If you love coffee and would like to drink more of it, there is some good news from the Harvard School of Public Health (HSPH). Researchers claim in a 2014 study that drinking more coffee can actually lower your risk of diabetes.
The study looked at 20 years of health and diet data for more than 100,000 people (a pretty convincing sample size) to determine if consuming caffeinated coffee and green tea could indeed affect type 2 diabetes. The researchers discovered that drinking an extra cup of coffee or two per day reduced a person’s chances of developing type 2 diabetes by 11 percent. Conversely, people who reduced their caffeine habits by drinking eight ounces less per day saw a 17-percent rise in type 2 diabetes. The stark difference between these two groups of people demonstrates pretty solid evidence that coffee consumption does indeed affect the risk of type 2 diabetes. Also, people who drink lots of coffee (24 ounces or more), according to the study, were 37 percent less likely to be diagnosed with type 2 diabetes than their non-coffee-drinking counterparts.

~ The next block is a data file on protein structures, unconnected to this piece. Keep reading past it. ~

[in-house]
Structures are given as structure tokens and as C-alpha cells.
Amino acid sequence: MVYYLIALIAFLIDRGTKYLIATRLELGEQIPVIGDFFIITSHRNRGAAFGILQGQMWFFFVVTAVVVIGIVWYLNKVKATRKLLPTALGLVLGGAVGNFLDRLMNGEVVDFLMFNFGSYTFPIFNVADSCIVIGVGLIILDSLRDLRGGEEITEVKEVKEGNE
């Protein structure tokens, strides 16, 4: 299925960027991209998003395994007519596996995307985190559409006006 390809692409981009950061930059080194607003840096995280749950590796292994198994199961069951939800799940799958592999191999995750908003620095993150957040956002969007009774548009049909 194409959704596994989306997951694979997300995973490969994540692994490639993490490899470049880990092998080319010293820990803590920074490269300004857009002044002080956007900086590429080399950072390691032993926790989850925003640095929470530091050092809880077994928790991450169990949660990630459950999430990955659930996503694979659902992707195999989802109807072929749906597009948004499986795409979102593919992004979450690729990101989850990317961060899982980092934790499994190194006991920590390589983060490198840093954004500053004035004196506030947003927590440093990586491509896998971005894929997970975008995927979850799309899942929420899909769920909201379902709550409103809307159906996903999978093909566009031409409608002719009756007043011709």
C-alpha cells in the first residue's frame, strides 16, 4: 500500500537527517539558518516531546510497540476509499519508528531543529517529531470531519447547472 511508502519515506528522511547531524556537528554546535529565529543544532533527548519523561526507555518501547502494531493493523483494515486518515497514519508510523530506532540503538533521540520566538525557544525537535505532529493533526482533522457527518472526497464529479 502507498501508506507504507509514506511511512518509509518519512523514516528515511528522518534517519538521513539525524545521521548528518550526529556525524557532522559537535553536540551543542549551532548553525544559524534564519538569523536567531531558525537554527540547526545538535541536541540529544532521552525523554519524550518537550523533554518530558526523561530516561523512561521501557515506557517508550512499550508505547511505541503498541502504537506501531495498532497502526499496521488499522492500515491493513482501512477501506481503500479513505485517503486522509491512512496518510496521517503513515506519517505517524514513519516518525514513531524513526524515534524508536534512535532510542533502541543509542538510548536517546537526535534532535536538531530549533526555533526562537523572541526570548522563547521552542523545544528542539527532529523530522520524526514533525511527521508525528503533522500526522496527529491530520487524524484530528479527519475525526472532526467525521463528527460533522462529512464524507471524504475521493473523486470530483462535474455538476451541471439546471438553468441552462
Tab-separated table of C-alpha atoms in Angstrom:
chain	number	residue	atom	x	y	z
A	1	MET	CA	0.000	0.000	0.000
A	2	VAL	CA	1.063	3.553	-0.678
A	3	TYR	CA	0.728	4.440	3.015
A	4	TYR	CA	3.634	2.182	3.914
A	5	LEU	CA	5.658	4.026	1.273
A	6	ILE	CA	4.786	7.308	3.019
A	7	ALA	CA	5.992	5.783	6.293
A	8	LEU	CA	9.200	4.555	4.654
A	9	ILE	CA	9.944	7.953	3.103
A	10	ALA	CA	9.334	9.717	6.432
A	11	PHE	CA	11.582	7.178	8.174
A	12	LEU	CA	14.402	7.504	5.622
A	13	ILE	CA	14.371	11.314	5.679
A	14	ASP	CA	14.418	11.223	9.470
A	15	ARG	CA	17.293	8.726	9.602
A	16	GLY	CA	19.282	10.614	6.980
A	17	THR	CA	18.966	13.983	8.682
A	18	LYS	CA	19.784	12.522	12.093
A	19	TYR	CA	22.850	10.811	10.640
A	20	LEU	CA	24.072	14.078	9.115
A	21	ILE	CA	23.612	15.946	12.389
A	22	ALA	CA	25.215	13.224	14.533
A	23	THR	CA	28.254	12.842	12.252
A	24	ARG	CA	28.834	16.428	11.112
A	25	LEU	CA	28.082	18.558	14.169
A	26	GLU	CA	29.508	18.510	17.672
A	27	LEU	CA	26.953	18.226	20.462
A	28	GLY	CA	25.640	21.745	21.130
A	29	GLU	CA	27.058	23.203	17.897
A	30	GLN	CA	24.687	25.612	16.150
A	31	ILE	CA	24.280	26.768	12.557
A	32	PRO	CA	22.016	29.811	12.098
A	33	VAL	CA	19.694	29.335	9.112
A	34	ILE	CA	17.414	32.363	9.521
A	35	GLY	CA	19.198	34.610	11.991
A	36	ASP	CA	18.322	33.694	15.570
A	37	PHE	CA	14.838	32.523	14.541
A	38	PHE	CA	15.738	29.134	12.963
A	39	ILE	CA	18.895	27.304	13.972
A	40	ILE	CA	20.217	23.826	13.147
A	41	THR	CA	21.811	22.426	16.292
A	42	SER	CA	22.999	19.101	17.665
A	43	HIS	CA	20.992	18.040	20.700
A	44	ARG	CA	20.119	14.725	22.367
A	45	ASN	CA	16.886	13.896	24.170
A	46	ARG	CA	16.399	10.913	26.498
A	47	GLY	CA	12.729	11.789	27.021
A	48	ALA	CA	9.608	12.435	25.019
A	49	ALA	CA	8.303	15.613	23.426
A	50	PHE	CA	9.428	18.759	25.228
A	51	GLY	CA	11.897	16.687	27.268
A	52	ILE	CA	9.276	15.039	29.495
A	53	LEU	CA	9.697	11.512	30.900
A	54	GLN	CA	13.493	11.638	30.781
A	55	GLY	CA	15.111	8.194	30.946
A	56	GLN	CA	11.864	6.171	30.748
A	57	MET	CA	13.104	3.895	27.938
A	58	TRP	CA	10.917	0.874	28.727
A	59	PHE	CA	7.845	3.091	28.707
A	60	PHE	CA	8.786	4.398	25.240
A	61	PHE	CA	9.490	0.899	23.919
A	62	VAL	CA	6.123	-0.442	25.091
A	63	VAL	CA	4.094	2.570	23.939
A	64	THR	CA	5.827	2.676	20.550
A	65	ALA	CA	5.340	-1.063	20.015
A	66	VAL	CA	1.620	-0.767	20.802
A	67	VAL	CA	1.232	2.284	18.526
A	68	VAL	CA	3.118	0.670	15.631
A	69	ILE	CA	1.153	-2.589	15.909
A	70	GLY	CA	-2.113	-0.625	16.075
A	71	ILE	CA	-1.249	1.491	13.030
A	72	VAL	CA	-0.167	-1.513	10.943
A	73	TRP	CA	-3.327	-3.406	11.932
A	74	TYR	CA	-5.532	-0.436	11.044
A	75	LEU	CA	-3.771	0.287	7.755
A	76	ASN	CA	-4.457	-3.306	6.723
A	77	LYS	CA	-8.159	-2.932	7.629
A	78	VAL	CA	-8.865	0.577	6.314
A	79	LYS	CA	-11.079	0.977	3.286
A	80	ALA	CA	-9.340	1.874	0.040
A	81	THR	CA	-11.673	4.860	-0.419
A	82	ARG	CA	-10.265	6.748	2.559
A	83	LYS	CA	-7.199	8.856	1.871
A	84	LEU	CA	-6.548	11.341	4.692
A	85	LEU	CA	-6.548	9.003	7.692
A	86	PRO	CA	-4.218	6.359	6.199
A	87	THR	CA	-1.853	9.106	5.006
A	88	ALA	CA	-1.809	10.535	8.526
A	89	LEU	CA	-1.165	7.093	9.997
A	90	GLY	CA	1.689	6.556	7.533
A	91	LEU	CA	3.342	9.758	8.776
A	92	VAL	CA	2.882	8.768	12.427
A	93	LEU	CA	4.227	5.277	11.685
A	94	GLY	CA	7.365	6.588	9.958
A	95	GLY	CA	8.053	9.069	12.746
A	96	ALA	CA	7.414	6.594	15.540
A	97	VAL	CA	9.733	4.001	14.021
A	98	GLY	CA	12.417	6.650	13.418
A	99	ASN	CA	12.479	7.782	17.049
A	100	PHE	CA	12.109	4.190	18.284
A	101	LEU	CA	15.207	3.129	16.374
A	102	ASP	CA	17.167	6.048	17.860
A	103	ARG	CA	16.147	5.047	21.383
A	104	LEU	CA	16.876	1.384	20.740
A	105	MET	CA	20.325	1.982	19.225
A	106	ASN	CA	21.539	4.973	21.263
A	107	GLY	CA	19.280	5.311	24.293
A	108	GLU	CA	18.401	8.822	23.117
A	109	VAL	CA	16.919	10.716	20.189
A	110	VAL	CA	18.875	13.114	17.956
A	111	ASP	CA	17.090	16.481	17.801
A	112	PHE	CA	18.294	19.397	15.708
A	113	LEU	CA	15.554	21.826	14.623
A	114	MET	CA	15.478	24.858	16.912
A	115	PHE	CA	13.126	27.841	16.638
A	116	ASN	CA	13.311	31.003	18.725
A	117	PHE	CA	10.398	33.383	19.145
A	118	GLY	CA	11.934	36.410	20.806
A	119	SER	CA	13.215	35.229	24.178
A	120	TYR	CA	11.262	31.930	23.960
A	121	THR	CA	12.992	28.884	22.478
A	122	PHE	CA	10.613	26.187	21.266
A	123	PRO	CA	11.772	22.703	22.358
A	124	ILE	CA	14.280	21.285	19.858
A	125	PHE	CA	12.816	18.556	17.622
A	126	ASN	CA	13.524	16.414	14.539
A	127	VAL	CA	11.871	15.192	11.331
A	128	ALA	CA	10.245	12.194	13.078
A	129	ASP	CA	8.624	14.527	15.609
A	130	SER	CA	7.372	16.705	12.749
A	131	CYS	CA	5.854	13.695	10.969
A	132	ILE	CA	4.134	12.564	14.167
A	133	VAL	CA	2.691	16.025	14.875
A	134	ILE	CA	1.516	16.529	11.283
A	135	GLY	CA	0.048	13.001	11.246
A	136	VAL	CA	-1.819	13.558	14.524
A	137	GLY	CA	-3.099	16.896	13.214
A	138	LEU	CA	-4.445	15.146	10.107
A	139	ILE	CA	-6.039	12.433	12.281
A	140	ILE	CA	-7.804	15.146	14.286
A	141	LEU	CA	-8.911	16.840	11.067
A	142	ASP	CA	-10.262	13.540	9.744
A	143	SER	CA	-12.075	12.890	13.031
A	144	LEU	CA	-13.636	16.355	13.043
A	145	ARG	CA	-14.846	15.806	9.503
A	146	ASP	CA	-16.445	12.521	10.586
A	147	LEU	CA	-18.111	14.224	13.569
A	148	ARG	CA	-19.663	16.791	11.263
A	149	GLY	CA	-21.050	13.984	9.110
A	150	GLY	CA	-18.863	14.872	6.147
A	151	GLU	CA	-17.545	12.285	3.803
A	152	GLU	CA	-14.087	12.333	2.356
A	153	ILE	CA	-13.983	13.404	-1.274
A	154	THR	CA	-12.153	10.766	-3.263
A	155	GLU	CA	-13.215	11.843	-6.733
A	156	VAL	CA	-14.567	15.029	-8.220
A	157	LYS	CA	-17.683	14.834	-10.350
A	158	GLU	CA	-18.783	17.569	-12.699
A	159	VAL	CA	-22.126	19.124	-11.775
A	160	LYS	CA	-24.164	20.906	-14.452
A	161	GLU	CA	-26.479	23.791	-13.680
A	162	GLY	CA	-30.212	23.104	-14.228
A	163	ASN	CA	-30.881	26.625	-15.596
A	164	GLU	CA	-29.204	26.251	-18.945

Unfortunately for you tea or decaf coffee drinkers, the study didn’t show any conclusive evidence that an increase in the consumption of these drinks would decrease your chances of developing the disease. But, other studies have shown that both of these beverages can help prevent the disease.
“Our findings confirm those of previous studies that showed that higher coffee consumption was associated with lower type 2 diabetes risk,” said Shilpa Bhupathiraju, lead author and research fellow in the Department of Nutrition at HSPH. “Most importantly, they provide new evidence that changes in coffee consumption habit can affect type 2 diabetes risk in a relatively short period of time.”
If you are looking for a magic number for your daily coffee intake, Bhupathiraju suggests somewhere between 3 to 5 cups per day.
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